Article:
According to the Introduction, I Let Go includes “some of the most experimental poems” that the editors have ever included in an anthology. In some, “the writers let go of more than just stars.” Poets Zev Torres “Jamnation” and Stephen Mead “Researching Plague” have created poems which do not lend themselves to being performed aloud; their cleverness is best appreciated on the printed page. Kit Kennedy’s “Fog Descends: I Walk into a Koan,” consisting of cryptic proverbs, and ending with “How many crows inhabit an imaginary tree?” provides food for meditation.
In Chewed Confession, Cheryl Kerwin’s Indie Excellence Finalist Book Award book, characters are connected in a straight-forward linear manner. In this case, the characters in these stories are often friends, family, colleagues, or acquaintances. Thus the main character of one story might casually call a friend or family member and this friend becomes the main character in the following story. This is generally the pattern throughout.
Her roles as daughter, sister, wife and mother coupled with her nursing career have provided Victoria with a plethora of experiences and observations around which to weave her stories. Beatrice Fed the Ducks is a poignant story of aging and memory failure, which is sure to pierce even the hardest heart. White Shoes and A Weather Eye bring memories of fellow nurses who influenced Victoria’s attitudes to work and life, while Code of Denial draws on her knowledge of drugs and their dangers.
The characters in Working Stiffs don’t openly embrace the company’s mean-spirited, oppressive, or murderous policies. They get talked or lulled into them. Out of exhaustion, fear, or basic survivalism, they accept their superiors’ language and logic—however it comes. In “Eyes to Wonder, Tongues to Praise,” the narrator, Baker, learns that he’s bound for a promotion but only because his buddy is getting canned. Baker has to keep it secret, and it eats him up. He’s riddled with anxiety, but he manages the discomfort and accepts his own complicity.
Baldwin combines a breezy, easy to read writing style with years of classroom experiences to produce a well written work filled with short to a little longer sketches that offer a peek into the life of teachers and parents. While not every offering is meant to be humorous, the ones that are do bring a smile to the lips and giggles during the read.
The cover illustration of Daniel Grotta’s Seven from Haven shows two appealing cats, one white, one black, posed with a tombstone. This picture captures the tone of Grotta’s seven short stories in this collection – gentle discomfiting tales of the unexplained, set in or near the Pennsylvania mountain village of Haven. The stories are intriguing, eerie and disturbing, and also have as themes big issues like civil rights, war, technology, and the bonds that link human beings.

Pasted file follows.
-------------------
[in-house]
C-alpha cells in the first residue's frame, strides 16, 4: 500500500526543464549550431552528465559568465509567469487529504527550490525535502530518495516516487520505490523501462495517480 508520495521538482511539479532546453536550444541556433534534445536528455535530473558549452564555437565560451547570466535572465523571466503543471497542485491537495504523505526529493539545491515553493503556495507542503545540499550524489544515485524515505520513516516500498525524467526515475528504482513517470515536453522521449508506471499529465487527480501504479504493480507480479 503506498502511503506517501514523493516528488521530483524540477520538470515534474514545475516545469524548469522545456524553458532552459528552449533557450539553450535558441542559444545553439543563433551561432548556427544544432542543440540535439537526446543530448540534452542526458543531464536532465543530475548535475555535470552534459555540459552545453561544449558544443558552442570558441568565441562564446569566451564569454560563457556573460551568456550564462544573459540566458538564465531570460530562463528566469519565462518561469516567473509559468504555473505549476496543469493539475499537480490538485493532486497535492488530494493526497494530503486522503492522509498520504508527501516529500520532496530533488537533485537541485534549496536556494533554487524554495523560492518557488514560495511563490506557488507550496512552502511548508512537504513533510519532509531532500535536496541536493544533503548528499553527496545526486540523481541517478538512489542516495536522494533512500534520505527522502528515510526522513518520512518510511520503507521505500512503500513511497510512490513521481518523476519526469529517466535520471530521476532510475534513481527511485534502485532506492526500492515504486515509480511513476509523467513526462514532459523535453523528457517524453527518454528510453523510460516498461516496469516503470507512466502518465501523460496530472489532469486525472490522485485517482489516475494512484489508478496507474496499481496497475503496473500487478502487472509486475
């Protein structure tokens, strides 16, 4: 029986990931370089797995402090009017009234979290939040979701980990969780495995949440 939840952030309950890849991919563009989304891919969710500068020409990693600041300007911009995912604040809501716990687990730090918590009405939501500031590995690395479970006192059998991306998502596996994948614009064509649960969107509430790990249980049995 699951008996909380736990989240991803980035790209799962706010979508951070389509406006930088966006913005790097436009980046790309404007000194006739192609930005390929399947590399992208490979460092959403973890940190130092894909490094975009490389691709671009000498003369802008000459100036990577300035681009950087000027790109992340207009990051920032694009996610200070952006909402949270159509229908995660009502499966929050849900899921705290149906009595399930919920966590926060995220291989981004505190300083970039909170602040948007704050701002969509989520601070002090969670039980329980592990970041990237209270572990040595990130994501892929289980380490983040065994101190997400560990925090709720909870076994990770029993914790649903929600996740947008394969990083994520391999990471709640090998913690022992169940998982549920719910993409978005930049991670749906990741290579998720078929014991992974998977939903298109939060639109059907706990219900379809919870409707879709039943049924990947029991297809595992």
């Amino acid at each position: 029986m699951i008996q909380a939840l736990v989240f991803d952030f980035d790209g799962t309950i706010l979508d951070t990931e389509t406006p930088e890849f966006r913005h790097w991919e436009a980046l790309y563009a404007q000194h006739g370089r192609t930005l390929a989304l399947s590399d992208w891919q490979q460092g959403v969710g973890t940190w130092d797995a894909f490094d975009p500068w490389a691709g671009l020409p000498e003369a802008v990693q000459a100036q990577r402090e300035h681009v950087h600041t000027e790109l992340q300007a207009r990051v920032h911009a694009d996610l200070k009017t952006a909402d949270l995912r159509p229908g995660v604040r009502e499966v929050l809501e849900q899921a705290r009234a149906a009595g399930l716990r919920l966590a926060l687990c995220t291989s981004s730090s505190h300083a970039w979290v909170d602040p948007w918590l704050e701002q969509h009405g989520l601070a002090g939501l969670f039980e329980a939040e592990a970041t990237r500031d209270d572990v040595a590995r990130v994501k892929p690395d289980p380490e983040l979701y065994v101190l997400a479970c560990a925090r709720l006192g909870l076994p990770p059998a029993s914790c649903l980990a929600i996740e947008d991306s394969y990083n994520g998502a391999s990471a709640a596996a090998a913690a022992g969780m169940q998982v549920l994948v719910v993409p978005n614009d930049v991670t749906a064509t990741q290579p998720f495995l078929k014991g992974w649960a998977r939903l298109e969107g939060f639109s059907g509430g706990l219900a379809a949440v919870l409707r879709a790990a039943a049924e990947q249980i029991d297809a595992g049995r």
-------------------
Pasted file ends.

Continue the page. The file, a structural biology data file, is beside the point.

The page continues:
The launch of Ellery Queen’s Mystery Magazine in 1941 was a break-through for women writers in that the editors published not only hardboiled and noir detective fiction, which was mostly written by men, but also domestic crime and suspense stories, at which women excelled. Weinman’s authors won “Edgar” nominations from the Mystery Writers of America, founded in 1945. Some of them wrote best-sellers, including novels that became motion pictures (such as Vera Caspary’s Laura). In Weinman’s view, these authors are no longer remembered, unlike some male writers like Dasheill Hammett and Ross Macdonald, because their domestic subject matter has not been taken seriously.
Because of her curation work for archaeology museums, many of her tales feature the study of archaeology although many tend to feature the tedious nature of cleaning artifacts rather than the careful study of a site.
Holmes likes to use language vividly and originally. Cars “crept to the curb on tire tiptoe”; a woman walks in a “toothache of time”. Holmes also uses patterns of imagery to convey her themes. In one of my favourite stories, “Nuts and Bolts”, a childfree couple choose not to spend a holiday with friends – the “same old bunch” with a third baby among them, but to stay in the city together.
There is an intense intimacy in Solding’s writing style. The words come as a confession: a kind of whispered tale that draws the reader in and invites collusion. The characters progress naturally through time, beginning with key moments of youth and awakening perception, and moving through coupling, and later parenthood.